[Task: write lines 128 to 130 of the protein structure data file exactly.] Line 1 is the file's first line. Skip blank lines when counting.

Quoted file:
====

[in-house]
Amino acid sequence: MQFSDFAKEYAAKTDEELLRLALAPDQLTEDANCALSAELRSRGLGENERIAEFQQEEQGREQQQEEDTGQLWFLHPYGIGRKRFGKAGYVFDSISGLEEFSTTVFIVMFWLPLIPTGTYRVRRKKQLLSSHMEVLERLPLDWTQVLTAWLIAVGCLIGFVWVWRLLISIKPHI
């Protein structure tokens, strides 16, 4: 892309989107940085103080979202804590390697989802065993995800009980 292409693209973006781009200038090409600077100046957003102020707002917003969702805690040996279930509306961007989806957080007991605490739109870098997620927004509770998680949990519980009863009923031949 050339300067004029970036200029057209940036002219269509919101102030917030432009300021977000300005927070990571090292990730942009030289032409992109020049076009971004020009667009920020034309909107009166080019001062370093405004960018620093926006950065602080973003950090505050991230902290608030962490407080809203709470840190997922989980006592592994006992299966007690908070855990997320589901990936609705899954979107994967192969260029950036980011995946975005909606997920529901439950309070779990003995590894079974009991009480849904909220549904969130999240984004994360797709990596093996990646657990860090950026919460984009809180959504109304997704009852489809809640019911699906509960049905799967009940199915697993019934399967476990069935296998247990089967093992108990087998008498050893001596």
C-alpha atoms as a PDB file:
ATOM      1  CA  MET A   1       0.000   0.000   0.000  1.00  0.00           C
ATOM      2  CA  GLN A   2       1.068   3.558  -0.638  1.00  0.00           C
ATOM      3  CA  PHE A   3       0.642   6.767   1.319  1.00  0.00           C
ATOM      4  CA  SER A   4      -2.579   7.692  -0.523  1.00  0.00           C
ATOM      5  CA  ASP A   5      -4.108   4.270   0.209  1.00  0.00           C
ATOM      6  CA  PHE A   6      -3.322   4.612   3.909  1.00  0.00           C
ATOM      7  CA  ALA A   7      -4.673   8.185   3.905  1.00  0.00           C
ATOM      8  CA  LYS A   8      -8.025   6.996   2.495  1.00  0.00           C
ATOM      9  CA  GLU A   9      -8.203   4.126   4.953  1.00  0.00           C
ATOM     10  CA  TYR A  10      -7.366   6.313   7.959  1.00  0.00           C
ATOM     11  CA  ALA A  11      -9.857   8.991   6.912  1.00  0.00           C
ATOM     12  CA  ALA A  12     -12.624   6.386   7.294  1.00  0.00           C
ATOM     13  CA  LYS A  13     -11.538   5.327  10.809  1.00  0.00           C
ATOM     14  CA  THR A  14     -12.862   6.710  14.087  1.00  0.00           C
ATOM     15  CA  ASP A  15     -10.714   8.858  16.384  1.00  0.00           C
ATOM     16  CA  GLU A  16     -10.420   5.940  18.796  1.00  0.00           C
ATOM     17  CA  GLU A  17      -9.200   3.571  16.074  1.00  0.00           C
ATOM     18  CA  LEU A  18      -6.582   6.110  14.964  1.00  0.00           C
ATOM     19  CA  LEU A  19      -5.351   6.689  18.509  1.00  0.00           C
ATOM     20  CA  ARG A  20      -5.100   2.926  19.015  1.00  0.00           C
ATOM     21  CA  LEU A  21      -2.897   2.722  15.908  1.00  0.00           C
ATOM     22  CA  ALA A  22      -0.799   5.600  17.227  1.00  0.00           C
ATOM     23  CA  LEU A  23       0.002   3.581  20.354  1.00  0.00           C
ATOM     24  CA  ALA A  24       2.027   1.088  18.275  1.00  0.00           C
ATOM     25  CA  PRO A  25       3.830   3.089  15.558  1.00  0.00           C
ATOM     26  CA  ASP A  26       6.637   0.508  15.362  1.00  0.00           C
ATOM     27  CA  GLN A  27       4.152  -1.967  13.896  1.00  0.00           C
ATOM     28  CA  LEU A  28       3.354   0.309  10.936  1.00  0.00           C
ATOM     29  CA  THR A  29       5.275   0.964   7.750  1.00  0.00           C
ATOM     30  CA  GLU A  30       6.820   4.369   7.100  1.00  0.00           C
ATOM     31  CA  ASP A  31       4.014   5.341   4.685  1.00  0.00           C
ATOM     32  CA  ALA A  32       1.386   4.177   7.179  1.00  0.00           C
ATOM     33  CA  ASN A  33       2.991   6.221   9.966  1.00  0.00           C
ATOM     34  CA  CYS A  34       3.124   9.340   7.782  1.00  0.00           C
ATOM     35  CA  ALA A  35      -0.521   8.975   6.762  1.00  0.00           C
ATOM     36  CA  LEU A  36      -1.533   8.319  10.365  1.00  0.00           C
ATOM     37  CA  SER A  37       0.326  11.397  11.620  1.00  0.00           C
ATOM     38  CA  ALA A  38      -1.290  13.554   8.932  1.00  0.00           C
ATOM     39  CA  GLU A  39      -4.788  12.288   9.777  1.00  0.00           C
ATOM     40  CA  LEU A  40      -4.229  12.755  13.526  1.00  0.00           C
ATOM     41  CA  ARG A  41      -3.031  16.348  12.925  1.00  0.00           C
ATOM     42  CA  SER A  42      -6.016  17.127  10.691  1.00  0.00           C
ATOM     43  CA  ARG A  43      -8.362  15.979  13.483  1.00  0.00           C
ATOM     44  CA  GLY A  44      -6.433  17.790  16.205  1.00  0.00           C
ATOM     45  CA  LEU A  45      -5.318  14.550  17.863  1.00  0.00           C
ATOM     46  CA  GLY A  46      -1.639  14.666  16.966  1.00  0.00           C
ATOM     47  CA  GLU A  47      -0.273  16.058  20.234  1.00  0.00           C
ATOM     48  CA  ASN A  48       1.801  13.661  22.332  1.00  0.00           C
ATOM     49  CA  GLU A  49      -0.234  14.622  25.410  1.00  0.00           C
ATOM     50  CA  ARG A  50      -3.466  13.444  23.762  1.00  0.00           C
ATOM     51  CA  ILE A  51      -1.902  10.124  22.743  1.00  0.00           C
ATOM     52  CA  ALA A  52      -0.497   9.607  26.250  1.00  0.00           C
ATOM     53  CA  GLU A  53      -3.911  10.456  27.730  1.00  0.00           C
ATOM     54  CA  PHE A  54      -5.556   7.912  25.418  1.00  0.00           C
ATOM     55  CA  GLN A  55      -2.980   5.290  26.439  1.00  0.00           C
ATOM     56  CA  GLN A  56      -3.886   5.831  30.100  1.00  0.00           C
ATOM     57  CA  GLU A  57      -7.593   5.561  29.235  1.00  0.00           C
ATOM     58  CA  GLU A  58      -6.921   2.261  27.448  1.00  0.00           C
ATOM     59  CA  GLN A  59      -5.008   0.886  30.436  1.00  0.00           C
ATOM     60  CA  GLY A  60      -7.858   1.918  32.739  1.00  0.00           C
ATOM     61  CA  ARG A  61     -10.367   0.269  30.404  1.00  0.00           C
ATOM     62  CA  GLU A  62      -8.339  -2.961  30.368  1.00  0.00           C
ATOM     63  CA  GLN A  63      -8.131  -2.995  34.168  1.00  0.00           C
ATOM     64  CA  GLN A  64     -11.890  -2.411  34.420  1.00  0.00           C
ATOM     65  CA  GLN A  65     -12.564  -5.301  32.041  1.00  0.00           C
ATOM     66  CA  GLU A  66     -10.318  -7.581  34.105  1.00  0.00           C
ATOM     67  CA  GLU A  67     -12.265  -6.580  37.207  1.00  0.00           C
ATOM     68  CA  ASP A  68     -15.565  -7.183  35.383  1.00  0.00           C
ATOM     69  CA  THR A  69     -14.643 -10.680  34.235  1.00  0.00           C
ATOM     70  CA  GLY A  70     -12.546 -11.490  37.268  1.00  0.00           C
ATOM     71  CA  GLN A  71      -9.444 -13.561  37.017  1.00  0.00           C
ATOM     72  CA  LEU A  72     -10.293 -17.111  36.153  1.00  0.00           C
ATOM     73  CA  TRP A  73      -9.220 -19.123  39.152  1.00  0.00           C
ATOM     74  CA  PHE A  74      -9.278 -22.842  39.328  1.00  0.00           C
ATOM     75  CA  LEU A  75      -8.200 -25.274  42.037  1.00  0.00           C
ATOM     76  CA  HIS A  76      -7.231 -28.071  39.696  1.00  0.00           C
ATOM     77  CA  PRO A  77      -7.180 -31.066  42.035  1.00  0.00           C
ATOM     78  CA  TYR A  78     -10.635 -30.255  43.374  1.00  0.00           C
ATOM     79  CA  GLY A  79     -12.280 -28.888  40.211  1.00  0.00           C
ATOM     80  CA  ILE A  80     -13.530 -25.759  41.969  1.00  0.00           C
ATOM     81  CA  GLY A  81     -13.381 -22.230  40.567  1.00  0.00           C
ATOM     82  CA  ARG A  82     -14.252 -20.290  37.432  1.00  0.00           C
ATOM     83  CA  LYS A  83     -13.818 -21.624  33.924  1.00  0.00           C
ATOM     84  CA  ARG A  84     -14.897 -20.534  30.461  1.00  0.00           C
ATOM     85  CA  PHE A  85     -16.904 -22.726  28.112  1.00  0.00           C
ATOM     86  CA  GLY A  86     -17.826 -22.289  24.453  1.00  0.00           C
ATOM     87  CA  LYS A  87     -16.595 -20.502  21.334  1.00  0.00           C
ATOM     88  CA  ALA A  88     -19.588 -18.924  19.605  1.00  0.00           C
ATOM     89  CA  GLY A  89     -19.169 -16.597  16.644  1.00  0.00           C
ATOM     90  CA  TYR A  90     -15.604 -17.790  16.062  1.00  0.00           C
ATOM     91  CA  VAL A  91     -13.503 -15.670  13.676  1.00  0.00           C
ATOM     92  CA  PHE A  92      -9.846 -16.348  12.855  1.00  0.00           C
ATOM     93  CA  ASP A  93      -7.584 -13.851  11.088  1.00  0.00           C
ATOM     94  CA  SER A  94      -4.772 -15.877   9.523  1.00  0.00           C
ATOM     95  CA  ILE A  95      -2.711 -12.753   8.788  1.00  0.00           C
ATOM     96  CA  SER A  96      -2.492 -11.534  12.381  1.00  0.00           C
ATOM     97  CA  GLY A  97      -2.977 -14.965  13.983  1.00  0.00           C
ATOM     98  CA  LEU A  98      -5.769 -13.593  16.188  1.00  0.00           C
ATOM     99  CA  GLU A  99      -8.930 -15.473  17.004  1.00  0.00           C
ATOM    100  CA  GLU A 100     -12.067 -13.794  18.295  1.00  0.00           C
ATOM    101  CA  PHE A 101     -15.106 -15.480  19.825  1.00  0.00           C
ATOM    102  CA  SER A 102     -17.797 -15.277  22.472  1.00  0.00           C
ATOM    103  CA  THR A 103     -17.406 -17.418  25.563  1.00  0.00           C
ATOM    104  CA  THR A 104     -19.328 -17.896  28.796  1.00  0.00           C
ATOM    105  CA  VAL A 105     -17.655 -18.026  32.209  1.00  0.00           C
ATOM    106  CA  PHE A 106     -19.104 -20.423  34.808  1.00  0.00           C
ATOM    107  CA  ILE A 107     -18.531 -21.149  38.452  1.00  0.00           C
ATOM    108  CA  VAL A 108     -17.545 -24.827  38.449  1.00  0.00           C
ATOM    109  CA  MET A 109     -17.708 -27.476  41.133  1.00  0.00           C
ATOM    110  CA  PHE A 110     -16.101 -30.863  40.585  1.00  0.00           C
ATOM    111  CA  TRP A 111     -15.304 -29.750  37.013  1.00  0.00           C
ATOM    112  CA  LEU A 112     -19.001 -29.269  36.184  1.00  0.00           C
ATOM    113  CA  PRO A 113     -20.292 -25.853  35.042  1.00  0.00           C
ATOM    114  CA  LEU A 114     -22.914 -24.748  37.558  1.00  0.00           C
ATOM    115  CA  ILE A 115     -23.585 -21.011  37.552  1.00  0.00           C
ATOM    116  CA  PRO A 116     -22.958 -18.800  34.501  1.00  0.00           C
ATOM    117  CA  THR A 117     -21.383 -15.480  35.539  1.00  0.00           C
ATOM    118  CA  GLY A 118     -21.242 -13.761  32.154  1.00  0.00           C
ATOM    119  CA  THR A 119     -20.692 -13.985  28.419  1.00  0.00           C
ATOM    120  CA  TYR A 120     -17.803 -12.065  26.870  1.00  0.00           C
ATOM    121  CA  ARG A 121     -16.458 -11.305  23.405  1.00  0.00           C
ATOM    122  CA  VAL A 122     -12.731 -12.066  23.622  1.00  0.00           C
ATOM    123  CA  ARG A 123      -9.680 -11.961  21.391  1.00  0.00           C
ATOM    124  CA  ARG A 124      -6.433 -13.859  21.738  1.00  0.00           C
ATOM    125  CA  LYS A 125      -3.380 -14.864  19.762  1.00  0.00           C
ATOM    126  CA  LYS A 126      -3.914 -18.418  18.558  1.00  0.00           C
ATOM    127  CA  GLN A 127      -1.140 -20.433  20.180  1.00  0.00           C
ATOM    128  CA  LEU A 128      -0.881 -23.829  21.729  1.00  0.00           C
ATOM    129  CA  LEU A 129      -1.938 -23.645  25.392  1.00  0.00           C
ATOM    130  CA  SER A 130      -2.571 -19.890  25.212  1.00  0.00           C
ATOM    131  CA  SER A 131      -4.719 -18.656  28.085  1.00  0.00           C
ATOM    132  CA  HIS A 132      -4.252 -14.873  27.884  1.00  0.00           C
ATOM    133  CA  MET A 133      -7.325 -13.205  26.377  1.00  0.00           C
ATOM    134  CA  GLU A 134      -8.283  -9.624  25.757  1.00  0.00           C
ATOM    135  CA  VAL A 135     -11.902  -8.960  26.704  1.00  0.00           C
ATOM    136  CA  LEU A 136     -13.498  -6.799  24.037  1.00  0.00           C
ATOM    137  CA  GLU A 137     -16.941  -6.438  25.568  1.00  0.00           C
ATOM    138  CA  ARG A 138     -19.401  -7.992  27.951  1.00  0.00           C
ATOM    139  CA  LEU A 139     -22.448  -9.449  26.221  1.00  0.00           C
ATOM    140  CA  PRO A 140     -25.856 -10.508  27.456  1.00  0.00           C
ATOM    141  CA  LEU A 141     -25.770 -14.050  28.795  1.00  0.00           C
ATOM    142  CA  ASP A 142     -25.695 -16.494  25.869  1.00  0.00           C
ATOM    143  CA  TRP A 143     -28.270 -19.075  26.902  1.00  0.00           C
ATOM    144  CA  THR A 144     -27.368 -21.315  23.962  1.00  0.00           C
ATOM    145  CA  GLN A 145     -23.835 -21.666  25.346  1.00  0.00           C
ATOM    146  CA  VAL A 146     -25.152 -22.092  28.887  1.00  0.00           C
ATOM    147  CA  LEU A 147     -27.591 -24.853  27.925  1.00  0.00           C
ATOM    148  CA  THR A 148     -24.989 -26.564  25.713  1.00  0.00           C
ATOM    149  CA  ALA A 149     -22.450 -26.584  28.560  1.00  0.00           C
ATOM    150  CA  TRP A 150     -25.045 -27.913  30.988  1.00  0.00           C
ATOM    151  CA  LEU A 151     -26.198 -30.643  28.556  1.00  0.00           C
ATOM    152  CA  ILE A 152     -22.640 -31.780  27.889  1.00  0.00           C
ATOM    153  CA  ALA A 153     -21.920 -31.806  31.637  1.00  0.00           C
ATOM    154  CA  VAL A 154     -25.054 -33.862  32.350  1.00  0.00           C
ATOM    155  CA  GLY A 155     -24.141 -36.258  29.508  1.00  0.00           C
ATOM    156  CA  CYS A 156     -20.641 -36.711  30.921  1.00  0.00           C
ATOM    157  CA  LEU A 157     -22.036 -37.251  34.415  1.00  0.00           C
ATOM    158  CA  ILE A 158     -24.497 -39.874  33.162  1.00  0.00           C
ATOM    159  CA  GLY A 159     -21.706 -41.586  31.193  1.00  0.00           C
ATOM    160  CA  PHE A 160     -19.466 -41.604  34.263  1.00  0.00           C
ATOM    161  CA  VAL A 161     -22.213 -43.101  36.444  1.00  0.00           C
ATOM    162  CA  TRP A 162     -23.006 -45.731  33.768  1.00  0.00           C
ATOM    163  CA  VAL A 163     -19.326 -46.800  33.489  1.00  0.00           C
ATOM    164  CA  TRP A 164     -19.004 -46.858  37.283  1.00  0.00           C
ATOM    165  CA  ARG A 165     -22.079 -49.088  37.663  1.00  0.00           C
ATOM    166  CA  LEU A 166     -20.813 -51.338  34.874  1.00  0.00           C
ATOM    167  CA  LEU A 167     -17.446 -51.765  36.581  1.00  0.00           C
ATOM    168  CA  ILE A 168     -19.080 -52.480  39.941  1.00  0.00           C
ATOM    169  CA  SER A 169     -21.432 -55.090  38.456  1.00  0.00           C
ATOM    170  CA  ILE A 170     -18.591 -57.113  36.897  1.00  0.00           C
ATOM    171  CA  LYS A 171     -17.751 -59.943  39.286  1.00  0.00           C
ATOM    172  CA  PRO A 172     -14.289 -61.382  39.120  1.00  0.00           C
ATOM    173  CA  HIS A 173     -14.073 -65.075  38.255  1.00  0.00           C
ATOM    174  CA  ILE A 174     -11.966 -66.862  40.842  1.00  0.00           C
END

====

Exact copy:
ATOM    124  CA  ARG A 124      -6.433 -13.859  21.738  1.00  0.00           C
ATOM    125  CA  LYS A 125      -3.380 -14.864  19.762  1.00  0.00           C
ATOM    126  CA  LYS A 126      -3.914 -18.418  18.558  1.00  0.00           C